How to Get Siblings to Help Pay for a Parent's Care
Last updated:May 29, 2009
Okay, it's time to tackle an especially hot topic: How do you get your siblings to help share the costs and work of caring for your parents? Usually what seems to happen is that one sibling, sometimes two, is identified as having the time and flexibility to do the bulk of the care. Sometimes this is because she (yes, it's usually a she) lives closer, sometimes because she's not working in order to run her own home and take care of her own family.
But as we all know, when responsibilities, financial or otherwise, aren't shared fairly, resentment and bitterness are the natural result. Here are some suggestions from Caring.com users and others in the caregiving role for how they've dealt with this touchy topic.
1. Make a list of tasks that need to be done. This should include absolutely everything required to keep your parent living safely. In addition to day-to-day tasks, it should include home maintenance, transportation, and other big issues. In addition, make sure you list those organizational tasks that can be so ridiculously stressful and time consuming, such as dealing with health insurance coverage issues, pension administrators, and the IRS.
2. Convene a family meeting, or schedule a conference call or series of calls. Remember those PTA and Rotary meetings when they'd read out a list of tasks and call for volunteers? This is going to be a lot like that. Driving -- who's going to do it? Cleaning out the gutters -- who's up for that? Then list each day of the week that your parent needs care, and decide who's in charge of that day. (And yes, this means every week. If one sibling takes Tuesdays and then can't come, it's his responsibility to trade days or find a replacement.) Make sure everyone's agreeing to something they can commit to on a long-term basis. A brother who works five days a week could take Saturdays, for example, and make sure mom has an outing to look forward to each week.
3. Designate specialized tasks to those best suited. If there's a family member who's good with numbers, let him or her handle the health insurance, banking, and tax responsibilities. This is often a good area to give to a sibling who lives further away, as it can be done long-distance. If there's a sibling who has contacts in the construction industry, he or she can call in favors and get remodeling and other tasks taken care of.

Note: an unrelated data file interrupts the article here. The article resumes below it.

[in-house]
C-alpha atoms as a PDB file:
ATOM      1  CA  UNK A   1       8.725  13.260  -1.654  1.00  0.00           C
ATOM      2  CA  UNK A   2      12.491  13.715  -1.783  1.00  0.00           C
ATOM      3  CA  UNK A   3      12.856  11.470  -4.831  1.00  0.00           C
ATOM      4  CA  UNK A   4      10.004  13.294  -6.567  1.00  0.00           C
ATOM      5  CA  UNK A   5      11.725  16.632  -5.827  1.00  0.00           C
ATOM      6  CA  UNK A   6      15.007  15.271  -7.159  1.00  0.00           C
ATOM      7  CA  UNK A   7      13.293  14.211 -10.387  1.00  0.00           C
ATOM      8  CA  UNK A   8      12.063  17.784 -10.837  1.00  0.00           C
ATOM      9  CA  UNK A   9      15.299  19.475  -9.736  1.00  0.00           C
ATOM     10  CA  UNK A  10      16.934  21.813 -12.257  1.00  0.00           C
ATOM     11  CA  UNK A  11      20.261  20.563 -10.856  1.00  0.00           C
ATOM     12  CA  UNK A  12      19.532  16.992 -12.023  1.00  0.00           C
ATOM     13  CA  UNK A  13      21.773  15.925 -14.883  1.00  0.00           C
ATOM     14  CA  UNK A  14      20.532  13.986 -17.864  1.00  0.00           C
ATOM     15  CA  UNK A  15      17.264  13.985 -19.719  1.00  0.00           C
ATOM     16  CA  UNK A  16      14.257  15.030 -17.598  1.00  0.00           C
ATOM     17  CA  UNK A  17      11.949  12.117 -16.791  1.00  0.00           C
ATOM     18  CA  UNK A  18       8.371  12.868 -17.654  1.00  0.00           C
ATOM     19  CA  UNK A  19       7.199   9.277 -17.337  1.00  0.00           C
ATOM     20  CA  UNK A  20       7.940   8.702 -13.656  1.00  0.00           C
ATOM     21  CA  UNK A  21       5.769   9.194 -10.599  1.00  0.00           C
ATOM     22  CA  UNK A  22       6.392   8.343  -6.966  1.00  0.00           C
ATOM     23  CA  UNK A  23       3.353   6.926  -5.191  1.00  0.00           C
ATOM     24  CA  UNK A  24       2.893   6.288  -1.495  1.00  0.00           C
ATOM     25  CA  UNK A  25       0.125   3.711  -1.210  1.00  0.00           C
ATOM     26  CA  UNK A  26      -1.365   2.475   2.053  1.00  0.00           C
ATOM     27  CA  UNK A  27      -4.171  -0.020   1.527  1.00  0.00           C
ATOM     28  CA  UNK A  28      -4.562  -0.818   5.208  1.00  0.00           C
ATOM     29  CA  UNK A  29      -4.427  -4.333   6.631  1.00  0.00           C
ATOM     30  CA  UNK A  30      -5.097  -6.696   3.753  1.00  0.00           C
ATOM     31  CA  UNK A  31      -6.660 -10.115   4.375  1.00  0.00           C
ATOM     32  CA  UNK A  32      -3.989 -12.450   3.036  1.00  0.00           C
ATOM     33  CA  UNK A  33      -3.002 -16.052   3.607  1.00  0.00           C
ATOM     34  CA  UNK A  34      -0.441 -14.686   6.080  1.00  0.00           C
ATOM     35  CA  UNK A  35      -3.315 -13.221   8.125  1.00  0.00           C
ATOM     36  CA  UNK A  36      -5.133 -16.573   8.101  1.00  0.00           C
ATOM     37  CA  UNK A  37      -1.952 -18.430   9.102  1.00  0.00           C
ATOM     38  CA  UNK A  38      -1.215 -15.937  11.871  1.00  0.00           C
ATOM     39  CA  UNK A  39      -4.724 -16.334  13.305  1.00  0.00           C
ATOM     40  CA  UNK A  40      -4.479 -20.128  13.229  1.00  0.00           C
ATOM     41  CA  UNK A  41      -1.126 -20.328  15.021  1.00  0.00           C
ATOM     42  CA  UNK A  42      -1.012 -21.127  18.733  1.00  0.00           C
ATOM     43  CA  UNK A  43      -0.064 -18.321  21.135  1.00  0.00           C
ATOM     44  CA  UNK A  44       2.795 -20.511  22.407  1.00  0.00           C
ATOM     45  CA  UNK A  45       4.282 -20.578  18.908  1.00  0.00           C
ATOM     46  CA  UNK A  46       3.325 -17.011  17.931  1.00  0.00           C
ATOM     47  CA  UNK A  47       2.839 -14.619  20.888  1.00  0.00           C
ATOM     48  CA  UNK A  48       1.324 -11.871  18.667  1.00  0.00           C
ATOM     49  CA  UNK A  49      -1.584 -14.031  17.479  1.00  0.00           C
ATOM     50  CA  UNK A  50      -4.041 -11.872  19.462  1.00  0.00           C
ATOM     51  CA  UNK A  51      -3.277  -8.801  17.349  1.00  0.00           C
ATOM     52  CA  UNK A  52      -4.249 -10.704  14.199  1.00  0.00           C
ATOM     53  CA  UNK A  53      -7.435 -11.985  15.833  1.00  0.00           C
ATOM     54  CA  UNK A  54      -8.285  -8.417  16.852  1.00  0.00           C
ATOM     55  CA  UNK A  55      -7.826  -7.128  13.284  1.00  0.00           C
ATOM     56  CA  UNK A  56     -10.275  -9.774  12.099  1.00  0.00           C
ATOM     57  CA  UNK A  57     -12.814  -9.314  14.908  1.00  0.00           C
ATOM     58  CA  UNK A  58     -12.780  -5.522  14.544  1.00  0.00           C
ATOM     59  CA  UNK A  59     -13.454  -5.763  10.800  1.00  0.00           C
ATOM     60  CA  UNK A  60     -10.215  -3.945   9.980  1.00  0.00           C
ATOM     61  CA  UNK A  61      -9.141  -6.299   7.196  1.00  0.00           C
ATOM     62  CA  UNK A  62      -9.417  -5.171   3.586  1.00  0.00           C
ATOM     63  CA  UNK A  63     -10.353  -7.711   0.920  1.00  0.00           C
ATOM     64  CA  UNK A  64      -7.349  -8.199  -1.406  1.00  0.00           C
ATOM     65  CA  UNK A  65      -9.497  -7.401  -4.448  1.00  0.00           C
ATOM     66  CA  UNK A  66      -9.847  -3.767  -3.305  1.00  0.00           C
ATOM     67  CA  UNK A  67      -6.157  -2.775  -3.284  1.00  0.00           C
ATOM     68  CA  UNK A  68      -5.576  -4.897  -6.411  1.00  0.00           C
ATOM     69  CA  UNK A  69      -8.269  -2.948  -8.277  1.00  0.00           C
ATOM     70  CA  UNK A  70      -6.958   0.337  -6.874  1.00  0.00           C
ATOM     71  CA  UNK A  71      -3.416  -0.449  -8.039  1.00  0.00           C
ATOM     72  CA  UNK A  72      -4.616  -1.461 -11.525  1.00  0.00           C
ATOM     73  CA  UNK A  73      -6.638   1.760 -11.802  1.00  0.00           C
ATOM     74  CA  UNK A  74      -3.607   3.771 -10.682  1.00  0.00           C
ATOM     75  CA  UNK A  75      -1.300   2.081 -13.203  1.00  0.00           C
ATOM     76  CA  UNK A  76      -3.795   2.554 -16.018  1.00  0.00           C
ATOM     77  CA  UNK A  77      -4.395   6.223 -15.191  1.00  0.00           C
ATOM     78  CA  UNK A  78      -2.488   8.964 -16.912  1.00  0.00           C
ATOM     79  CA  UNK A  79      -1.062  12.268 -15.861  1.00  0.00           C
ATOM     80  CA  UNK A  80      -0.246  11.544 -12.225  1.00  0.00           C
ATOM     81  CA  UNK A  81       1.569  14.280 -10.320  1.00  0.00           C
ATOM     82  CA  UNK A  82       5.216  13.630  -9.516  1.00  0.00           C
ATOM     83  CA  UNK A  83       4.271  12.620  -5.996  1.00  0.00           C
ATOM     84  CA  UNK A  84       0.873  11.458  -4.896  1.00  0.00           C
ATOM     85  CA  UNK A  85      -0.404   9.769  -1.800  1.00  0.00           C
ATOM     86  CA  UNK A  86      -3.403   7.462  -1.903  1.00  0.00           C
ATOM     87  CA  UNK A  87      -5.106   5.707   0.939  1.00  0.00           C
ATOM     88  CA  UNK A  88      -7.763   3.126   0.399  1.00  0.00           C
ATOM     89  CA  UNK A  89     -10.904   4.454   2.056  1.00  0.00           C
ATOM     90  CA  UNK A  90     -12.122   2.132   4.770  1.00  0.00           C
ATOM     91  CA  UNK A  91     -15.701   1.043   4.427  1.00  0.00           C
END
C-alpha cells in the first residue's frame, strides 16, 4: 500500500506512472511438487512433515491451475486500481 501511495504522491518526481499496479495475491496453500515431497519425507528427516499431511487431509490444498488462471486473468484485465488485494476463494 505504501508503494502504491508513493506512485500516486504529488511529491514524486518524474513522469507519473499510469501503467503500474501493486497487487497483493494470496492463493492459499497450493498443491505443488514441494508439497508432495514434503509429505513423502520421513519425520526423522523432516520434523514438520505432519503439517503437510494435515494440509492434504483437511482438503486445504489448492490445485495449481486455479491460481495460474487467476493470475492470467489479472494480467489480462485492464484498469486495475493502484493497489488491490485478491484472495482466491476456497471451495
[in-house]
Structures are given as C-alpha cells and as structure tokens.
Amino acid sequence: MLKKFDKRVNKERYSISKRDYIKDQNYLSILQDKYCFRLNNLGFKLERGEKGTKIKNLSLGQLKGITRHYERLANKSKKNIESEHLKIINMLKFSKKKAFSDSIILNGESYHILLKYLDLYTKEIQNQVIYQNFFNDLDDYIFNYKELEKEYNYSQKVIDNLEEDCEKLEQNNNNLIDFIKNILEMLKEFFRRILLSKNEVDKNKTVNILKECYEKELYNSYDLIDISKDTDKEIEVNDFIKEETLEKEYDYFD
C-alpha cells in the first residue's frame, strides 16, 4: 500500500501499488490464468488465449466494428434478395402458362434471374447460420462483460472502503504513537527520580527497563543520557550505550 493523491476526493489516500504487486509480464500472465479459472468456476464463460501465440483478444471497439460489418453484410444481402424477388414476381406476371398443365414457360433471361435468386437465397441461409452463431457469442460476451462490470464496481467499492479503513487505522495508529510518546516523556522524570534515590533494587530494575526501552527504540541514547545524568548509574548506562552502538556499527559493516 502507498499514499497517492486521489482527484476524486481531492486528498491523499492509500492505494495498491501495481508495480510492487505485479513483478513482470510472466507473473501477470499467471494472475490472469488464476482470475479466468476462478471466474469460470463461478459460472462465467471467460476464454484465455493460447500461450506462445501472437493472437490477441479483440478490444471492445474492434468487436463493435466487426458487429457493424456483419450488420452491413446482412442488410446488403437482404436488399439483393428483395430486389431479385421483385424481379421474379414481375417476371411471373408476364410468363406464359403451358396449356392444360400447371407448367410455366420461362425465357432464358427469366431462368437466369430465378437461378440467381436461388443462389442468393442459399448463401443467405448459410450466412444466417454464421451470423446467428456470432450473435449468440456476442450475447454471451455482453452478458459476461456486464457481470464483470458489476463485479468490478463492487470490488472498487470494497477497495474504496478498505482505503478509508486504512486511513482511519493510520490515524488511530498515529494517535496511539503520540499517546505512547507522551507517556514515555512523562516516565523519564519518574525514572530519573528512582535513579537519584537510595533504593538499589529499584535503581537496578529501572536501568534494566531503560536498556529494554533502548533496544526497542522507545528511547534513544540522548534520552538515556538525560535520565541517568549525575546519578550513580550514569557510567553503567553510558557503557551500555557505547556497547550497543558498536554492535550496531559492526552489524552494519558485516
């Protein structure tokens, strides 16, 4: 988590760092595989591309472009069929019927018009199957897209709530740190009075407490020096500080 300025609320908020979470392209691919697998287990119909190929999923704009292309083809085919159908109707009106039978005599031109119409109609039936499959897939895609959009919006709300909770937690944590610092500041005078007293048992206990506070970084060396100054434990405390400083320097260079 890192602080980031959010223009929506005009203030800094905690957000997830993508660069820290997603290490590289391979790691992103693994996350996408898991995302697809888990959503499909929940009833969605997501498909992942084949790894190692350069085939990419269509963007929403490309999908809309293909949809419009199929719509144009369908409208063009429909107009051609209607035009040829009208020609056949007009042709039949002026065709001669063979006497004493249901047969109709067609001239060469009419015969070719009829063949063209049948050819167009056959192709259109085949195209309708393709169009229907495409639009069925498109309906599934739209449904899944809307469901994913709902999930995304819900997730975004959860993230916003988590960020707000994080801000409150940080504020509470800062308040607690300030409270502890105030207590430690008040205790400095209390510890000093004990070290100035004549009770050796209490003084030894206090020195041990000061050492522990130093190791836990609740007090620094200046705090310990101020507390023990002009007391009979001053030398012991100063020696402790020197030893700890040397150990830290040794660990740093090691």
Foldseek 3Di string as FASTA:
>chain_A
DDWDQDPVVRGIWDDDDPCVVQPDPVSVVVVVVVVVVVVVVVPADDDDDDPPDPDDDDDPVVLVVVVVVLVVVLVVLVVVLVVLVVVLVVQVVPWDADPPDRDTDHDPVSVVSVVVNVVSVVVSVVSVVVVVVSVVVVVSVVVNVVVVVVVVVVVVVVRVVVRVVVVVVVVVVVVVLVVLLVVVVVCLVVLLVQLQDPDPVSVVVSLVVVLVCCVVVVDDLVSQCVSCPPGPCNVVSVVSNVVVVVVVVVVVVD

4. Be sure you've tapped all your parent's resources. Your parent may not have money in his monthly budget for care, but there may be other assets--a reverse mortgage, for example--to tap. If your parent is looking at assisted care facilities, many have financial advisors who can help determine if there are assets available that can be used to pay for care.
5. List the gaps in care, the cost of paid care, and make a financial plan. This part is both the simplest and the hardest. If Tuesdays, Thursdays, and Fridays are still up for grabs, and dad can't be alone, then you need a paid caregiver three days a week. Add up the hours and you have the amount you need per week. How much of that can your parent's budget cover? If mom can afford $160 a week for one day of care, then you and your sibs need to come up with the rest. Or find a way to be there more often.
6. Share the pain. When paying for care, "fair" doesn't necessarily mean an even split. Chances are, a couple of family members with the most flexible schedules and the most free time are providing the bulk of the hands-on care. That leaves others who are getting off the hook time-wise, so it's reasonable to expect them to cough up the cash. And if one sibling is better off financially, it's reasonable to expect him to kick in more. Sadly, this may have to be spelled out clearly in a group discussion. Stories abound of siblings who are able to afford annual vacations to Hawaii yet sit in silence as other sibs try to figure out how to get mom the nursing care she needs.
7. Factor inheritance hopes into the decision process. Not to be crass, but it can help to be open about what you and your siblings are expecting in terms of future inheritance, and how your parent's financial choices today will affect what is likely to come to you. Formerly tight-fisted siblings have been known to suddenly discover they can contribute $200 a month when the alternative is selling the family home, so it won't be there to inherit.
8. Cast the family net widely. Several people told me that they've had more distant relatives such as uncles and aunts, nieces and nephews, even second cousins chip in to help out with paid care. I heard a lovely story about a niece with fond memories of her aunt teaching her to play the piano who offered a monthly contribution. Ditto for around-the-house help; there might be a church friend or neighbor who remembers your mom fondly and would love to sit with her one day a week. Spread the word that you need gifts of time and money; there may be folks out there who'd like a chance to give back, but they can only do so if they're aware of a need.
This list is only the beginning -- families all over the country are coming up with creative ways to help aging family members continue to live as independently as possible. If you have a strategy to add, please share it. We could all use your help.
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